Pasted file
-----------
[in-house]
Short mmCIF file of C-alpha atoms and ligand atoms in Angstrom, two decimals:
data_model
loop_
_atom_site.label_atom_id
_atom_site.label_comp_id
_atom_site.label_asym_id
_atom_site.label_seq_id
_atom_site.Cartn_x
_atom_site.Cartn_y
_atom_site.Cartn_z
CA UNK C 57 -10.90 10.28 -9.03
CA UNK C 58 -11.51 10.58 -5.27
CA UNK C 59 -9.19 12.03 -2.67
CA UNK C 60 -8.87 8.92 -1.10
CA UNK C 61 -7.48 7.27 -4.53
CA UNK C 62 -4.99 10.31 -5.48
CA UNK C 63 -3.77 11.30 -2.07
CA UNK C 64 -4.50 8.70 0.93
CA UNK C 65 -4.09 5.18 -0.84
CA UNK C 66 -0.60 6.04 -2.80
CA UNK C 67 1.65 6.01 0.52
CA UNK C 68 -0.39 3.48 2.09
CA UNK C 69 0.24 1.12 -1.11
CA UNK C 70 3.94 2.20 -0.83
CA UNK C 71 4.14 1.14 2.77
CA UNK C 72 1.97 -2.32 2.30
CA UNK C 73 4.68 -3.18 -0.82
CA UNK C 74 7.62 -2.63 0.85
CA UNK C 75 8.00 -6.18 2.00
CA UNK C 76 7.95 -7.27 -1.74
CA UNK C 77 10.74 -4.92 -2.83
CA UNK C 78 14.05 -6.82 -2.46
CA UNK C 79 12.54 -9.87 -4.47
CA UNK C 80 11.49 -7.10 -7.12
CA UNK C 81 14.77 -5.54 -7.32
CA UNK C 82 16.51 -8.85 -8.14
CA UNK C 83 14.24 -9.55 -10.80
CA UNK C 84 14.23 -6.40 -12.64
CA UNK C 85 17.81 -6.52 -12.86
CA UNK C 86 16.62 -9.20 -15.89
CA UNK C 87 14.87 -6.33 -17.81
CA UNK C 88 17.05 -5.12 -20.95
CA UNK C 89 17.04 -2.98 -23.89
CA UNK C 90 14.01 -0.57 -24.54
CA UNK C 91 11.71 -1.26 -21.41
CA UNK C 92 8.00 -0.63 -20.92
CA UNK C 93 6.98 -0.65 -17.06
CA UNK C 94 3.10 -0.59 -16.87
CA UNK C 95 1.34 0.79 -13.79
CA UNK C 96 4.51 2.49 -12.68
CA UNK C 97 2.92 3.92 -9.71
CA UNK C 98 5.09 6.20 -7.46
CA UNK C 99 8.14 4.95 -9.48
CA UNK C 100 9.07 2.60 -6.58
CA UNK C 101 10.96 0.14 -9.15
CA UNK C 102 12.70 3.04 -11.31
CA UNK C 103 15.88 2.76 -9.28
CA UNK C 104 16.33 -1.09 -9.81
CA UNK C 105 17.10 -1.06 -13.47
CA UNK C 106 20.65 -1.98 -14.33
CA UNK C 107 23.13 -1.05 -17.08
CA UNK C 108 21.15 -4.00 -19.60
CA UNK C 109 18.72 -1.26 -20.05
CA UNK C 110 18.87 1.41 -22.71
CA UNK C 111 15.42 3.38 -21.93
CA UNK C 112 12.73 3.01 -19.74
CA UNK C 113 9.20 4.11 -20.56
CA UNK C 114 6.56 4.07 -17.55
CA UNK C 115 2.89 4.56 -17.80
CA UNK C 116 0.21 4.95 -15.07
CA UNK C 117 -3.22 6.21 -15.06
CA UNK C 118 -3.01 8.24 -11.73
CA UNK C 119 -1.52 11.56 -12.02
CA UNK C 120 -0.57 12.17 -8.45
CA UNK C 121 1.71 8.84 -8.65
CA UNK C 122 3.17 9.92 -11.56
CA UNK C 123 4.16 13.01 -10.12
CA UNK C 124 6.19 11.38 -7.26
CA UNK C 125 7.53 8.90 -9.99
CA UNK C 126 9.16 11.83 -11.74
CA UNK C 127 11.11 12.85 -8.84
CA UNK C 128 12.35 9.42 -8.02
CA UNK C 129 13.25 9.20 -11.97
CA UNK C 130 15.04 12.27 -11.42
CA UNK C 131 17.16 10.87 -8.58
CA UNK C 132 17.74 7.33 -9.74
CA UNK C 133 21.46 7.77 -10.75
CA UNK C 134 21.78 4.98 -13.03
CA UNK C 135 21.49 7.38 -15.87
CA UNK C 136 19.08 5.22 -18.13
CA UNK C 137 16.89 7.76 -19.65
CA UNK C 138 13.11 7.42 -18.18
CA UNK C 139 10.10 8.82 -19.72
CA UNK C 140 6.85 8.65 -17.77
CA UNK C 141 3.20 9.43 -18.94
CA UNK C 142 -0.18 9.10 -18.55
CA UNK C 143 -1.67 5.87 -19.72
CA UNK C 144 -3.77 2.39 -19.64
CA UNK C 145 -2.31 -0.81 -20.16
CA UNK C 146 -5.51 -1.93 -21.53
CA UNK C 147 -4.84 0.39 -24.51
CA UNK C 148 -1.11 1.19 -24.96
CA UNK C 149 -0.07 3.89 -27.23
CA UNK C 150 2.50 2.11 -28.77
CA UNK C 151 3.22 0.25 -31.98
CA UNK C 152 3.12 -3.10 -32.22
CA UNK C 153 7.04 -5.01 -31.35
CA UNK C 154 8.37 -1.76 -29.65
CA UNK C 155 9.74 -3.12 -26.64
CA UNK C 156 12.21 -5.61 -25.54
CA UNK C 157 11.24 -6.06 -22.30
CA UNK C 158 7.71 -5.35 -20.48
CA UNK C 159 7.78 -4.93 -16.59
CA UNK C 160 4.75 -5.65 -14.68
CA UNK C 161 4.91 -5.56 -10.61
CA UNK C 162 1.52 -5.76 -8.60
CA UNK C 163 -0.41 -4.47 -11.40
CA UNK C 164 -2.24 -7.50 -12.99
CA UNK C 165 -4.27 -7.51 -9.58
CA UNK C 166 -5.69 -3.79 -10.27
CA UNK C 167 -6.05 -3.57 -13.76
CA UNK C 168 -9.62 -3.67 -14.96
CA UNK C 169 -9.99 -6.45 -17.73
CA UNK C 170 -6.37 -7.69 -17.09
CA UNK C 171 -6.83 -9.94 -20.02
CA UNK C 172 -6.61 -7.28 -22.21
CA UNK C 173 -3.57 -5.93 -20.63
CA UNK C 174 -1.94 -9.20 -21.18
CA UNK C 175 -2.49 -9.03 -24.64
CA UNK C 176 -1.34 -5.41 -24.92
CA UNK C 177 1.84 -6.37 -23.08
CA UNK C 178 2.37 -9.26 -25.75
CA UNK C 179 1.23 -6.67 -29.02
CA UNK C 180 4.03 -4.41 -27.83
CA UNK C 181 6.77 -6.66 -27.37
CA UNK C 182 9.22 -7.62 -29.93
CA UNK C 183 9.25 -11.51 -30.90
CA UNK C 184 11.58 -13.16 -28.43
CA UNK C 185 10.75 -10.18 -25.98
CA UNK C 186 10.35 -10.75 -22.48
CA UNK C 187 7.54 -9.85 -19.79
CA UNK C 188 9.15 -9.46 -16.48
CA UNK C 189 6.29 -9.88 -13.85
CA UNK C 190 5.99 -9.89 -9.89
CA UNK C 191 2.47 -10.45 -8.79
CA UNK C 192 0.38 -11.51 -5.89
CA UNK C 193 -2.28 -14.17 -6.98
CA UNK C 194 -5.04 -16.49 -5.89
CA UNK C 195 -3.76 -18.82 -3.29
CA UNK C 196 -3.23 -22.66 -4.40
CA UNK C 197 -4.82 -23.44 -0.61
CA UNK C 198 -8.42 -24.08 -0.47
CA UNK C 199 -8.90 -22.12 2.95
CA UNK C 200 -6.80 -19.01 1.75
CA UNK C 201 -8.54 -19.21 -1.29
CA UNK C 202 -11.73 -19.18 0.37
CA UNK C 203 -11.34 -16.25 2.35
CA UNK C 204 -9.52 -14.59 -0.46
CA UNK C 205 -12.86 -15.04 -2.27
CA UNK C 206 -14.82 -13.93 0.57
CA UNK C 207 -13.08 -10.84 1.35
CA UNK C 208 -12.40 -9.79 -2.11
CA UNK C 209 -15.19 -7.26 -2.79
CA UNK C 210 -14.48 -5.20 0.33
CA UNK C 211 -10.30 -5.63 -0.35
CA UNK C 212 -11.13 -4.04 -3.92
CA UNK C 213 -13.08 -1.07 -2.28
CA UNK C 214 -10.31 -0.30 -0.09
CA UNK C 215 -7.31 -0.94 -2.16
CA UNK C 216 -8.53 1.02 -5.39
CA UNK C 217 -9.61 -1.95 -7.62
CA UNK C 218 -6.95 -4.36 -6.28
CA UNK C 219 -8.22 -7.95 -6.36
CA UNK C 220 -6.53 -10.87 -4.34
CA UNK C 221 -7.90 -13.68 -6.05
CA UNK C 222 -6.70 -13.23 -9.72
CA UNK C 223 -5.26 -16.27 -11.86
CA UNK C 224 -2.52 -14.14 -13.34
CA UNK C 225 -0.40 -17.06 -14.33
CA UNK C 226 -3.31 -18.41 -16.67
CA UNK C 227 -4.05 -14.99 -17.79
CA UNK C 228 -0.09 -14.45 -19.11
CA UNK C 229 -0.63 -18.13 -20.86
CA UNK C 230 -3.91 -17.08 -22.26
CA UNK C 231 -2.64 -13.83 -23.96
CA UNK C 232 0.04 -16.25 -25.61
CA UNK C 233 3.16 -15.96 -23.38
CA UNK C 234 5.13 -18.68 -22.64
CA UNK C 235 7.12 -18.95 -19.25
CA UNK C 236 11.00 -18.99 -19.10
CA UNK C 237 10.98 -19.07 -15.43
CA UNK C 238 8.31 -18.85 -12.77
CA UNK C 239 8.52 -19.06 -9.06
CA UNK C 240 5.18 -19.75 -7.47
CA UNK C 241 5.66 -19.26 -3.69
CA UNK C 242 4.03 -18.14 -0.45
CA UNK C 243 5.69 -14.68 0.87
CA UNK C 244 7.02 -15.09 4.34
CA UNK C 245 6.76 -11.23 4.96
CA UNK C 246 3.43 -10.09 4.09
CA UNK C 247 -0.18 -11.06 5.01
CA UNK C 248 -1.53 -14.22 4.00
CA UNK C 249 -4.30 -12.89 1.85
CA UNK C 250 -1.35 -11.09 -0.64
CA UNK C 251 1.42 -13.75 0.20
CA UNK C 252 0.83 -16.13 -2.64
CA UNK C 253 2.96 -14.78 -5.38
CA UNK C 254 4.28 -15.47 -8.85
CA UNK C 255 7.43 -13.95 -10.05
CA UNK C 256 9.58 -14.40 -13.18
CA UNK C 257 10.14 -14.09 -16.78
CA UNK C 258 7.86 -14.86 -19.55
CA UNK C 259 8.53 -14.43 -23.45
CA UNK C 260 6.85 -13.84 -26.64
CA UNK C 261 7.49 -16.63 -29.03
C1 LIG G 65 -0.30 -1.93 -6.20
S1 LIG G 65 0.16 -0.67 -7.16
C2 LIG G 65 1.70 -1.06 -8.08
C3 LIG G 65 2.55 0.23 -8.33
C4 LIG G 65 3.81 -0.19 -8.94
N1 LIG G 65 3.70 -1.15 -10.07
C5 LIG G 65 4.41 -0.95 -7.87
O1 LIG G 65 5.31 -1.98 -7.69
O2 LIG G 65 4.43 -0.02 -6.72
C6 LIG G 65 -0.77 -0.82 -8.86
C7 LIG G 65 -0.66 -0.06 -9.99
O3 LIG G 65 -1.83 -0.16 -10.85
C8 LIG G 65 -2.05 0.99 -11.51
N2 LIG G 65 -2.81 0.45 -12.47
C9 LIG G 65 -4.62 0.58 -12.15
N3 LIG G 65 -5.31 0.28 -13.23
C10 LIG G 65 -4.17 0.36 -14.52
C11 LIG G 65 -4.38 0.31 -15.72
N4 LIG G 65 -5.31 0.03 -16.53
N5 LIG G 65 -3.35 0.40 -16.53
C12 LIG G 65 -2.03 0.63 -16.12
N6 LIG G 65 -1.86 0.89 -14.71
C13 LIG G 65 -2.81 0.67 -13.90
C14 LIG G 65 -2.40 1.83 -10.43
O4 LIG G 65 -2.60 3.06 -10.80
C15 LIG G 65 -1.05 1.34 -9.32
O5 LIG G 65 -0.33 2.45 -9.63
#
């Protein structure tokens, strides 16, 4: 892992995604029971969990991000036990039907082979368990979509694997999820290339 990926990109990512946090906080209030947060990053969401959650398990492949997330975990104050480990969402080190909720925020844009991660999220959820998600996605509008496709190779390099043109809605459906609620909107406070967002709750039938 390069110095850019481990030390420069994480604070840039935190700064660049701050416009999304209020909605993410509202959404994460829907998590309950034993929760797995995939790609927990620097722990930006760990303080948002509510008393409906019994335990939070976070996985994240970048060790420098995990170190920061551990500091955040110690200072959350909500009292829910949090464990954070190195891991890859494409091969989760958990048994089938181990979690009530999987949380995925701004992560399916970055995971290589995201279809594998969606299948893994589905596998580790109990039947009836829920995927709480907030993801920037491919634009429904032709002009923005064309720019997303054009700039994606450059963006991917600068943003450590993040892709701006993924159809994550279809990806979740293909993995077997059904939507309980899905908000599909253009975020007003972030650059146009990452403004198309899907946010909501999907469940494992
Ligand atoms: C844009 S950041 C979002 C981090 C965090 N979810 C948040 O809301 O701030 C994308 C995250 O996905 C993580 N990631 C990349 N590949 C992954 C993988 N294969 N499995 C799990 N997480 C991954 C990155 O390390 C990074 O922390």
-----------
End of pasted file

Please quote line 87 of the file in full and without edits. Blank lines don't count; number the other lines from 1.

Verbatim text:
CA UNK C 132 17.74 7.33 -9.74